Pakistan's new TeleSchool Channel teaches students at home

By Javed Khan

A student from Peshawar watches the TeleSchool on April 17. [Javed Khan]

A student from Peshawar watches the TeleSchool on April 17. [Javed Khan]

PESHAWAR -- Prime Minister Imran Khan on April 13 launched the TeleSchool Channel on television to educate millions of children staying at home during the coronavirus pandemic.

The project will continue even after the pandemic to educate millions of children, especially those in remote areas, according to Khan.

"This will help educate children and adults by providing quality education through a state television channel," he said.

The effort is being jointly launched by the Ministry of Information and the Ministry of Education, said Special Assistant to the Prime Minister for Information and Broadcasting Firdous Ashiq Awan.

"The TeleSchool will telecast educational programmes for [each grade up] to grade 12 from 8am until 6pm [Monday to Friday]," said Awan.

The channel will help boost the literacy rate in the country and provide education to millions of children confined to their homes by the pandemic, she added.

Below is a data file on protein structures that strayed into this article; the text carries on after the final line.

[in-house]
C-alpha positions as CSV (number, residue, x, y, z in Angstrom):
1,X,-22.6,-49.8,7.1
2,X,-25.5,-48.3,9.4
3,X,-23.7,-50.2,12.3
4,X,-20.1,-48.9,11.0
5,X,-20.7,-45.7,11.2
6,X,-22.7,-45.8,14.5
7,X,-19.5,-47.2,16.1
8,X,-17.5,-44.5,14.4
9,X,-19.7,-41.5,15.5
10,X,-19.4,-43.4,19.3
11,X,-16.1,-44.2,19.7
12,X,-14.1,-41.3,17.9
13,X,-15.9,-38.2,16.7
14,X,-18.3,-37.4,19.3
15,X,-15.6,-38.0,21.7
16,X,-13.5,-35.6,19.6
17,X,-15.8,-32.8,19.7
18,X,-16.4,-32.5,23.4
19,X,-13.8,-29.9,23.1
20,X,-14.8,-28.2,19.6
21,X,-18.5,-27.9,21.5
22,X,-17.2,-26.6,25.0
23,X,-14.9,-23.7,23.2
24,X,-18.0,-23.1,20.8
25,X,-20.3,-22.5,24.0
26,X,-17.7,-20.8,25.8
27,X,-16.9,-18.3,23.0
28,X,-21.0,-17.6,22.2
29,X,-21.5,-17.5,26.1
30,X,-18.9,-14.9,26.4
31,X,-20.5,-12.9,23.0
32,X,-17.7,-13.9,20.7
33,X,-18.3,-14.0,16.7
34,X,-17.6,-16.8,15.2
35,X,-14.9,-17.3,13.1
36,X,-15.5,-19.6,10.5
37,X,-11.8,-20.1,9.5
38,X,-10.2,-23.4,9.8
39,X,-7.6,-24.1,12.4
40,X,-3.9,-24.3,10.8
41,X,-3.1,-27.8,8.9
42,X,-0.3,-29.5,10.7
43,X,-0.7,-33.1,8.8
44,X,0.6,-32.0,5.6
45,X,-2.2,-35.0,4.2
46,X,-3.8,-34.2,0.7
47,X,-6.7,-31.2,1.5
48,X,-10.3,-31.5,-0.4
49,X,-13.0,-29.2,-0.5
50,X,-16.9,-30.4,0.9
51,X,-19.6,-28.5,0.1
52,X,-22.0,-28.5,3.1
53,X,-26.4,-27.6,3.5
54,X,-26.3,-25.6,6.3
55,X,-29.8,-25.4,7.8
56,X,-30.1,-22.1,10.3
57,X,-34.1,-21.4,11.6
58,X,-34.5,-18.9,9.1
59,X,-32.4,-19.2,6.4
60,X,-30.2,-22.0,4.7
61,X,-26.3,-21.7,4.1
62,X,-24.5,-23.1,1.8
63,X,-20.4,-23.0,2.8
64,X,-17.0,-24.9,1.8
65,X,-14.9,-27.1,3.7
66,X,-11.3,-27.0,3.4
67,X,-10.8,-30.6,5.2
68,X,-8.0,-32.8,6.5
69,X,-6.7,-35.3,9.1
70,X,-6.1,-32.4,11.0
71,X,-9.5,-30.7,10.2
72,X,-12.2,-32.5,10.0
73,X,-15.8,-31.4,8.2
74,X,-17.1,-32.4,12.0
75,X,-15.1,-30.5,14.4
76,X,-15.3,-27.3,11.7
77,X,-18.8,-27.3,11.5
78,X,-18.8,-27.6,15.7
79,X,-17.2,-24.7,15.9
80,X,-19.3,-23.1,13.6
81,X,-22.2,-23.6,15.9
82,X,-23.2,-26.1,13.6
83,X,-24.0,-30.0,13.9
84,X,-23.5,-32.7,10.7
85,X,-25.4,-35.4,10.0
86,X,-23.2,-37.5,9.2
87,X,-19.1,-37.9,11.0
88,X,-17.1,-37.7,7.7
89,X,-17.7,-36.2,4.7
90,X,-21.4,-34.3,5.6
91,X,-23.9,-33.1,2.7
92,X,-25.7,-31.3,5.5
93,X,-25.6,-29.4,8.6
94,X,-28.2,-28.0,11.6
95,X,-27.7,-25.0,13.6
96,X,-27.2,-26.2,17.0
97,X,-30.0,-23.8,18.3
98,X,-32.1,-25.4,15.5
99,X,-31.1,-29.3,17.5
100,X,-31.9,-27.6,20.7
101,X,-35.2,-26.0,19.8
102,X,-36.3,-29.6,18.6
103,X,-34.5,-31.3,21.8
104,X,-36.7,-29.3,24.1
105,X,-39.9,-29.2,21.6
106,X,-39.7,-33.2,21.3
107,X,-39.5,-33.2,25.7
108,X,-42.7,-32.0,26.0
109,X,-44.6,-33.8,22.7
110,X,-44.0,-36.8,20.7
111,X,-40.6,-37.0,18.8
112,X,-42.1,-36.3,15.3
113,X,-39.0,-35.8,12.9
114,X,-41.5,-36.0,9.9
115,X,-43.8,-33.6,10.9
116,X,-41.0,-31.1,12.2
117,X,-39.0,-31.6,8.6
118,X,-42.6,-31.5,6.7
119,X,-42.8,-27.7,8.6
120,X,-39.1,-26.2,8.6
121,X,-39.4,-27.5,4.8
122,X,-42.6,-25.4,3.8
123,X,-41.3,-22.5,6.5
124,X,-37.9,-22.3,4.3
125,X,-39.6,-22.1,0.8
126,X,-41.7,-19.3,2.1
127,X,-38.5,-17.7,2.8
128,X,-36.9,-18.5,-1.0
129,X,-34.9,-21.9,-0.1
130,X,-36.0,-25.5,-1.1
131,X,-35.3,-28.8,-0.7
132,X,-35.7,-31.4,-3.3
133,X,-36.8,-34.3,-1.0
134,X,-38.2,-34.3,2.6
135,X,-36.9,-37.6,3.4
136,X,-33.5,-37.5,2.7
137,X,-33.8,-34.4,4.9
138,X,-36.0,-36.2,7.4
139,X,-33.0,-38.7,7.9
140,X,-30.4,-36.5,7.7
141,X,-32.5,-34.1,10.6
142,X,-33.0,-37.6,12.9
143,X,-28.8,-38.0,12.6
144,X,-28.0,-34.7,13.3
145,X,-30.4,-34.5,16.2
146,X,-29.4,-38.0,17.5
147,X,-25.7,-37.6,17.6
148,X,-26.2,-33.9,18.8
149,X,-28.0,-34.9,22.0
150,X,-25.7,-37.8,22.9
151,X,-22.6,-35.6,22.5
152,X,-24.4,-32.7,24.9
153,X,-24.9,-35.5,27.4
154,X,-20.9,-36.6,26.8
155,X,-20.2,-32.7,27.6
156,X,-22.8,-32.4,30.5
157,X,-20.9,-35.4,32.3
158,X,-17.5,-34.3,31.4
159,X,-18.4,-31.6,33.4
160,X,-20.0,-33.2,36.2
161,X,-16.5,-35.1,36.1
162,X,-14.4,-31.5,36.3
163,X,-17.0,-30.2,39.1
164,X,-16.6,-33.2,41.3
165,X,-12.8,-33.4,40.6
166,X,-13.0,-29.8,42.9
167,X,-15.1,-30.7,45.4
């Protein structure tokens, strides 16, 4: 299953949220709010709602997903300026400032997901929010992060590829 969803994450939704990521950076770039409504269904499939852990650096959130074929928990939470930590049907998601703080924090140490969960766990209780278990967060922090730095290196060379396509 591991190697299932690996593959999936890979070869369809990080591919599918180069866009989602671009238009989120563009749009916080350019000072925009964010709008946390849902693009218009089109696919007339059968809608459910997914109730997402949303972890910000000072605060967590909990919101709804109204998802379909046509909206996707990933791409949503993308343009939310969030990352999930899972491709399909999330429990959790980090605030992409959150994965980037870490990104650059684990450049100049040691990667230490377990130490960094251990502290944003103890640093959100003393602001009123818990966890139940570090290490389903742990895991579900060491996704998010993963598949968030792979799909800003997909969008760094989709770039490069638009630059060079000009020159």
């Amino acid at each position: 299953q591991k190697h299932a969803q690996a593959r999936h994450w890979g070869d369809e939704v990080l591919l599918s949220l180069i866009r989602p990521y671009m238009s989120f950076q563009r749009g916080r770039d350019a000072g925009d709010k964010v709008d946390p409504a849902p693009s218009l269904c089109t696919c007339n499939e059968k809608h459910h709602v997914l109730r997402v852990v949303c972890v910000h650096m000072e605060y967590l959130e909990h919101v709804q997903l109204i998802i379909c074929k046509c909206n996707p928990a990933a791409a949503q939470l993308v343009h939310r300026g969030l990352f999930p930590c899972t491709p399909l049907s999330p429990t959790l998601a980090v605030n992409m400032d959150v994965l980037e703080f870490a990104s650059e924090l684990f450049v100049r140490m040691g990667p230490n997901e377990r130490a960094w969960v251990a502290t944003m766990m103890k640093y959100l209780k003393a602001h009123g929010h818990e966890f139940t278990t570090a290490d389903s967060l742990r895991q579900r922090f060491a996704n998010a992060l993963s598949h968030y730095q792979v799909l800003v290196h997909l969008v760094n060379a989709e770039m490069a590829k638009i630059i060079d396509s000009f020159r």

The new TeleSchool was the need of the hour because students have been forced to leave school, said Amina Khan, a Peshawar-based journalist.

Learning at home is more convenient and saves time and energy, she said.

Aiding poor and vulnerable schoolchildren

"Street children and those from destitute families can learn without any fee or hassle," she added.

"The TeleSchool will be an excellent effort to educate the students of the [erstwhile] tribal districts and other areas where the literacy rate is not high and children don't go to school," said Abdul Akbar Afridi, a resident of Khyber District.

Many teenagers who do not go to school have fallen prey to anti-state elements and even terrorists who hired them in the past, he said.

"If the parents make them sit in front of TV to learn and study, they can stay away from all kind of negative activities," said Afridi, adding that more schools and TeleSchool can help end crime, terrorism and poverty by imparting quality education to future generations.

Parents say they appreciate the new effort, comparing it to similar programmes of other countries that are educating millions of children.

"Though it cannot be an alternative to regular school, TeleSchool will help students continue learning and remain in touch with their courses," said Fakhar Alam, a father of four from Peshawar.

The school will be helpful for learning more about different topics even after the coronavirus situation ends, he said.

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